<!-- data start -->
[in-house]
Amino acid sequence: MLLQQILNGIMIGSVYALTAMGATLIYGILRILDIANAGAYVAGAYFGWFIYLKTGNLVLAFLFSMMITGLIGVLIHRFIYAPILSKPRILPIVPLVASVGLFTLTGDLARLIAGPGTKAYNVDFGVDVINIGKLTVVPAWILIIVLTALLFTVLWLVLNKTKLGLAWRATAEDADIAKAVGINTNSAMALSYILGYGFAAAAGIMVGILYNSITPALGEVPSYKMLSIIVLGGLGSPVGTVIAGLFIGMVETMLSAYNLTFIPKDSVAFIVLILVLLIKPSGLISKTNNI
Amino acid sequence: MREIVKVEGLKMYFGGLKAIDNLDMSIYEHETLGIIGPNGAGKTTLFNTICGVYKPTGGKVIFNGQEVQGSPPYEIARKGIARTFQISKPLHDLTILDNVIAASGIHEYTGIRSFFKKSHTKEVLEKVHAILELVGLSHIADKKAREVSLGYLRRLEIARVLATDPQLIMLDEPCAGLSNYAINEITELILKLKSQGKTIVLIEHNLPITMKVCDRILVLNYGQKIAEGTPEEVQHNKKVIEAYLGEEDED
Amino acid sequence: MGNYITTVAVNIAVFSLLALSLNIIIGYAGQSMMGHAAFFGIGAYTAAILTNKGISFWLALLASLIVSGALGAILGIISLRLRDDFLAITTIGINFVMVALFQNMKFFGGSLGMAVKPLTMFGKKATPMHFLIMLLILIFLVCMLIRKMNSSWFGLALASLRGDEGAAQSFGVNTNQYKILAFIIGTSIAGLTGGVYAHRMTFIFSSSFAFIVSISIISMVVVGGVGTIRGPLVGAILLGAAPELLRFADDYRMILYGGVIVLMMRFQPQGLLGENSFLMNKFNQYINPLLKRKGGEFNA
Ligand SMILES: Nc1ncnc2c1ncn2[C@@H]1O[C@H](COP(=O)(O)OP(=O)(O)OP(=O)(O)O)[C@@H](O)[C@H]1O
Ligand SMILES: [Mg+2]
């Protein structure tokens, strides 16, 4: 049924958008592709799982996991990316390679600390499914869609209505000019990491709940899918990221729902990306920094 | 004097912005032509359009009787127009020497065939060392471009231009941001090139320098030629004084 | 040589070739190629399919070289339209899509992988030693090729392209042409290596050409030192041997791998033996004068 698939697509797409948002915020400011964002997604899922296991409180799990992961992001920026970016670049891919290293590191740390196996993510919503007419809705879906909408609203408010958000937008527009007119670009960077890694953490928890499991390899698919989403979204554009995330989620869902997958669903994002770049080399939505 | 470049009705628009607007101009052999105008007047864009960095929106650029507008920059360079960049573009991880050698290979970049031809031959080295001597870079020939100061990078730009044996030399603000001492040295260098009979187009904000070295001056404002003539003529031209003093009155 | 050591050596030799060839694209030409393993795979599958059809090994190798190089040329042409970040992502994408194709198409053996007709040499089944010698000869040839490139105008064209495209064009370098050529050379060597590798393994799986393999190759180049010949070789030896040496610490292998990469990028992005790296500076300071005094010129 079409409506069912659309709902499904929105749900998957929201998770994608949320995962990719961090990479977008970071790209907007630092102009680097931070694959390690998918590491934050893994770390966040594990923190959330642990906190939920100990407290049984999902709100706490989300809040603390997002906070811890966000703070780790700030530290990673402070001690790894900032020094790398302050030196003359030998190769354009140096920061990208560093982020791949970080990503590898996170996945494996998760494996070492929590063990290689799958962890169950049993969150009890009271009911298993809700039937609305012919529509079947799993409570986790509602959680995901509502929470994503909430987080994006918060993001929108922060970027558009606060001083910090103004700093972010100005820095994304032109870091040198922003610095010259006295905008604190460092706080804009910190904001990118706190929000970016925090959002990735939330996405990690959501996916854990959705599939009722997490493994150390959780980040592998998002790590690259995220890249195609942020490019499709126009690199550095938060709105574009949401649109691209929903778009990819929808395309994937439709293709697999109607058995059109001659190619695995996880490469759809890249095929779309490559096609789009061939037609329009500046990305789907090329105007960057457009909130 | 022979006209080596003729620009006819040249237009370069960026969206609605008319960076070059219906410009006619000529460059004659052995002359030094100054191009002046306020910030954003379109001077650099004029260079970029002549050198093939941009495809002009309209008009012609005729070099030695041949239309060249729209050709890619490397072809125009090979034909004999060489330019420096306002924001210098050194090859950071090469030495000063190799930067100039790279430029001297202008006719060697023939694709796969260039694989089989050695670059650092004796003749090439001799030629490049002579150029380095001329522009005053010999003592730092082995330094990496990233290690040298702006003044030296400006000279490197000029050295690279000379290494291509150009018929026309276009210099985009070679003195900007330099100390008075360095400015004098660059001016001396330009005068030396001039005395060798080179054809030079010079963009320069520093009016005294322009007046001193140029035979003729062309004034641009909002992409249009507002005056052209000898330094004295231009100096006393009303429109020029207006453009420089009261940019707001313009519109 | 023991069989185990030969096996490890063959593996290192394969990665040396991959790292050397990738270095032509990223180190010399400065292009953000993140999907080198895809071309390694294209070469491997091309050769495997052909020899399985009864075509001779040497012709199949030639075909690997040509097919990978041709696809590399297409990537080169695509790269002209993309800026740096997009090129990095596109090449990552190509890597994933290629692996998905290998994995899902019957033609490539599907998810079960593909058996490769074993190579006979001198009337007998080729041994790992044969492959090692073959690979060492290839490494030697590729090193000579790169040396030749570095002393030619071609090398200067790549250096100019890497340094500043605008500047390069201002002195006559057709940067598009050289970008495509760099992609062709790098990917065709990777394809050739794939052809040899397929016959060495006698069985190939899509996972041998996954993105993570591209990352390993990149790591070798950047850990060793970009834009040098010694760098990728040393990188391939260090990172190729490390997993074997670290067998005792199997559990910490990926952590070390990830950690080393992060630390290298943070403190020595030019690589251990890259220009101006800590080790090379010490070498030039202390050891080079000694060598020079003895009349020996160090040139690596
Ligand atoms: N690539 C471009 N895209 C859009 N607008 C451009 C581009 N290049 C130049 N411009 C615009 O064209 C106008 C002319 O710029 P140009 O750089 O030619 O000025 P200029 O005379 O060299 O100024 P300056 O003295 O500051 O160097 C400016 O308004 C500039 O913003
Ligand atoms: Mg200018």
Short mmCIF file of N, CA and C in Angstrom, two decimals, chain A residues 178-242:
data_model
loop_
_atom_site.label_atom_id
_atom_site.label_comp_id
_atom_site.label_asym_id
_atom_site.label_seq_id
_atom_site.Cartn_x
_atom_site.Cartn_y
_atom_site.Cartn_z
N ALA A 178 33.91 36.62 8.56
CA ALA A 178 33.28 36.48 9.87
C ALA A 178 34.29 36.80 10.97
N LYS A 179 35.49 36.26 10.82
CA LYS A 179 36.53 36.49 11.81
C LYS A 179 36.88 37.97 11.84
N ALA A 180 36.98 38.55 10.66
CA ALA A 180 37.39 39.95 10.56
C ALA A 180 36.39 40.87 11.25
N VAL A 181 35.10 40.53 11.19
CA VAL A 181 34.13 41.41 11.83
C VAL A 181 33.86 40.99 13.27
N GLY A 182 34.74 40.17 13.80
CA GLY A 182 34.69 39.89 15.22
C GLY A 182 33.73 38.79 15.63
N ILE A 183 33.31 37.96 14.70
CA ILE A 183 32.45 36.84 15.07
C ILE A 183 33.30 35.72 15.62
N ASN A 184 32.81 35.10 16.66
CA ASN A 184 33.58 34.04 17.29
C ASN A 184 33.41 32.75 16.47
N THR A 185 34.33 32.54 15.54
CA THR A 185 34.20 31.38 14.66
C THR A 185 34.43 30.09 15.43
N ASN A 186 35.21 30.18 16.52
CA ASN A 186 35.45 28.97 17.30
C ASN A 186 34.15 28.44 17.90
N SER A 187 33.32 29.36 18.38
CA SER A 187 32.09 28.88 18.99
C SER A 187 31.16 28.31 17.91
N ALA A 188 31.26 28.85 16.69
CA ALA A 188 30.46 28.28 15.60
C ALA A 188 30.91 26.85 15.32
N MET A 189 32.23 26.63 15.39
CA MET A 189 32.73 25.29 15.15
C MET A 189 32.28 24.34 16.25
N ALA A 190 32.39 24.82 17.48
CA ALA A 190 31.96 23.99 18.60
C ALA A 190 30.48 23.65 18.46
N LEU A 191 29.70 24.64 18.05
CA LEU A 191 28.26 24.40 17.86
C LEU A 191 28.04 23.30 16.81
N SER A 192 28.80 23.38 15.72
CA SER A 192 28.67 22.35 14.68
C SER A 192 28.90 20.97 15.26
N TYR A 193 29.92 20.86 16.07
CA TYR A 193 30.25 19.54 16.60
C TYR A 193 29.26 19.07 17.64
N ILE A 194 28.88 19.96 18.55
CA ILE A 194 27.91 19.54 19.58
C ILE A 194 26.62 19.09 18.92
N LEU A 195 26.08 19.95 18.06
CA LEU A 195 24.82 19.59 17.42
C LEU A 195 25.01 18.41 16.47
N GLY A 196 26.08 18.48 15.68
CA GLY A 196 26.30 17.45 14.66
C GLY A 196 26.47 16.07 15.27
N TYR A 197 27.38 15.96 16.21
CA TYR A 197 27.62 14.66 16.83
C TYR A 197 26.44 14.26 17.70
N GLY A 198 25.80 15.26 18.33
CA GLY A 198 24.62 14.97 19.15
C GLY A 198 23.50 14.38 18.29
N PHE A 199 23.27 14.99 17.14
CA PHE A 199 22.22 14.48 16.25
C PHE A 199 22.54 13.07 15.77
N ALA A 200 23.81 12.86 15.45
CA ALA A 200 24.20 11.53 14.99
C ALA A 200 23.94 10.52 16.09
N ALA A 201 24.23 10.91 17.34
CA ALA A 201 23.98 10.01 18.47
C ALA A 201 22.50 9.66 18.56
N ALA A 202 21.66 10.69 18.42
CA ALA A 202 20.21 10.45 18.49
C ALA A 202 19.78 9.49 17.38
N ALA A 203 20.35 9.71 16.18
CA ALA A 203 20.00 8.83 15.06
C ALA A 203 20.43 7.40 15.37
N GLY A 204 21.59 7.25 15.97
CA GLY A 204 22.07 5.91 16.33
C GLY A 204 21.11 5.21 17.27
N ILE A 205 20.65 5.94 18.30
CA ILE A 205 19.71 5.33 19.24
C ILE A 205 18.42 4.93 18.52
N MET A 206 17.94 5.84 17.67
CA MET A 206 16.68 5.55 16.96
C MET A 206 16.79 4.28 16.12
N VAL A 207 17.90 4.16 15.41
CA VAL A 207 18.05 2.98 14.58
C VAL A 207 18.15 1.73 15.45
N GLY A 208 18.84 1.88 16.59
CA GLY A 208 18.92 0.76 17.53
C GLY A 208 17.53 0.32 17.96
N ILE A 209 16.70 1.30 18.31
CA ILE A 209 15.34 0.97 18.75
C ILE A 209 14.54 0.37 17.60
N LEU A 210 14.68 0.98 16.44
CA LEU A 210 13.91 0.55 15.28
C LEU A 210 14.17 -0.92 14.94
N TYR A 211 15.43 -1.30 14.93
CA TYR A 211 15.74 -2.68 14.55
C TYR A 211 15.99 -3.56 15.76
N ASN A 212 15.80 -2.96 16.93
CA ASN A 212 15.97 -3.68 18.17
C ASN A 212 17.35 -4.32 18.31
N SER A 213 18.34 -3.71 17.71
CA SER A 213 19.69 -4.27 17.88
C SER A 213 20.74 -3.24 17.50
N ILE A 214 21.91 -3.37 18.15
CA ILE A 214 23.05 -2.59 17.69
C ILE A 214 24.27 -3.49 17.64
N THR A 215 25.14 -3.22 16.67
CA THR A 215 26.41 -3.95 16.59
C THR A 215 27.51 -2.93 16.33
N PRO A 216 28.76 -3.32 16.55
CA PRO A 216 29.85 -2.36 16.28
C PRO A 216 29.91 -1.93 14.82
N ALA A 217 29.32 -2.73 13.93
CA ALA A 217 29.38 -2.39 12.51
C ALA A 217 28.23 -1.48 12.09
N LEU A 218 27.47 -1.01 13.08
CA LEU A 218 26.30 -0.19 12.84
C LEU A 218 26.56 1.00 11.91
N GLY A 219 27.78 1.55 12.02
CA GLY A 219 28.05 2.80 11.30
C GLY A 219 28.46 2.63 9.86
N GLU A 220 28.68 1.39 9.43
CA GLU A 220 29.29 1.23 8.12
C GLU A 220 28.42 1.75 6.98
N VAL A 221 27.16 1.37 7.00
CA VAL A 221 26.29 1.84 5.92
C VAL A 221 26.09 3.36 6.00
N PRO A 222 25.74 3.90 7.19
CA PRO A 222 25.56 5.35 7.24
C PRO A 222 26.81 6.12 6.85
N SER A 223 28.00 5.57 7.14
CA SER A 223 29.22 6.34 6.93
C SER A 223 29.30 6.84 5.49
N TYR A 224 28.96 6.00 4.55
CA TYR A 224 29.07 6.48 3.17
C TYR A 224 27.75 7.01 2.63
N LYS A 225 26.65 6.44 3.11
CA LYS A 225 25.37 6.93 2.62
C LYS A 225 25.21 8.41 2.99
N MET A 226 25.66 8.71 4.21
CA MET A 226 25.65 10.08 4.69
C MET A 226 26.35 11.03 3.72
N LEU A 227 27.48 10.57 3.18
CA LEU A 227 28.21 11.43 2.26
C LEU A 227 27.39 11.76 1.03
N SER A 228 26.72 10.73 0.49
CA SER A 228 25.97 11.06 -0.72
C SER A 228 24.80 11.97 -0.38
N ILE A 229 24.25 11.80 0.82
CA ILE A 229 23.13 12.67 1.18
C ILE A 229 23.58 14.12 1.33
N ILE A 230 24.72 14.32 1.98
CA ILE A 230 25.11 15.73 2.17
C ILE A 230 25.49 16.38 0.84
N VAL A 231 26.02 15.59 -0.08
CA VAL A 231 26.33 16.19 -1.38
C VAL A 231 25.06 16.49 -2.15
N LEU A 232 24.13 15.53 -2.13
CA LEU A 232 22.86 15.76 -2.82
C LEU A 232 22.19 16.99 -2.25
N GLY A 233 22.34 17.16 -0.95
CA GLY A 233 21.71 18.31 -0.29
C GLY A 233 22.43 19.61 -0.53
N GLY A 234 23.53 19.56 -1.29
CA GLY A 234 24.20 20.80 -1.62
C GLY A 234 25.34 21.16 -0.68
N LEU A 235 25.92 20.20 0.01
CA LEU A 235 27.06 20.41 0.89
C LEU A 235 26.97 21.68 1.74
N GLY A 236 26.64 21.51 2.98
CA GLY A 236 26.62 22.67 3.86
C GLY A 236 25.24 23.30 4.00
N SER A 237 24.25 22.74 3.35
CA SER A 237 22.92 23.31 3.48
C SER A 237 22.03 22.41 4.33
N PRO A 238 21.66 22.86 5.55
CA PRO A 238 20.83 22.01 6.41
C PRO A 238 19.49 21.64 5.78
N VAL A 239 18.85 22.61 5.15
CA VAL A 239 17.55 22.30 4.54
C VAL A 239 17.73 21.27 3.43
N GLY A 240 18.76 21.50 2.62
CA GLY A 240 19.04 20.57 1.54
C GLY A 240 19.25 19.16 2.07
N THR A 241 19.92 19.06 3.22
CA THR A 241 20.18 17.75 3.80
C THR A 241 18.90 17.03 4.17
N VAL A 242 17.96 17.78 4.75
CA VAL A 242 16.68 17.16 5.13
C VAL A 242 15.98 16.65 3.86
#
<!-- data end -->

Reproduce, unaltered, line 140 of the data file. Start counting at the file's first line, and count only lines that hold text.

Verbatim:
N LEU A 218 27.47 -1.01 13.08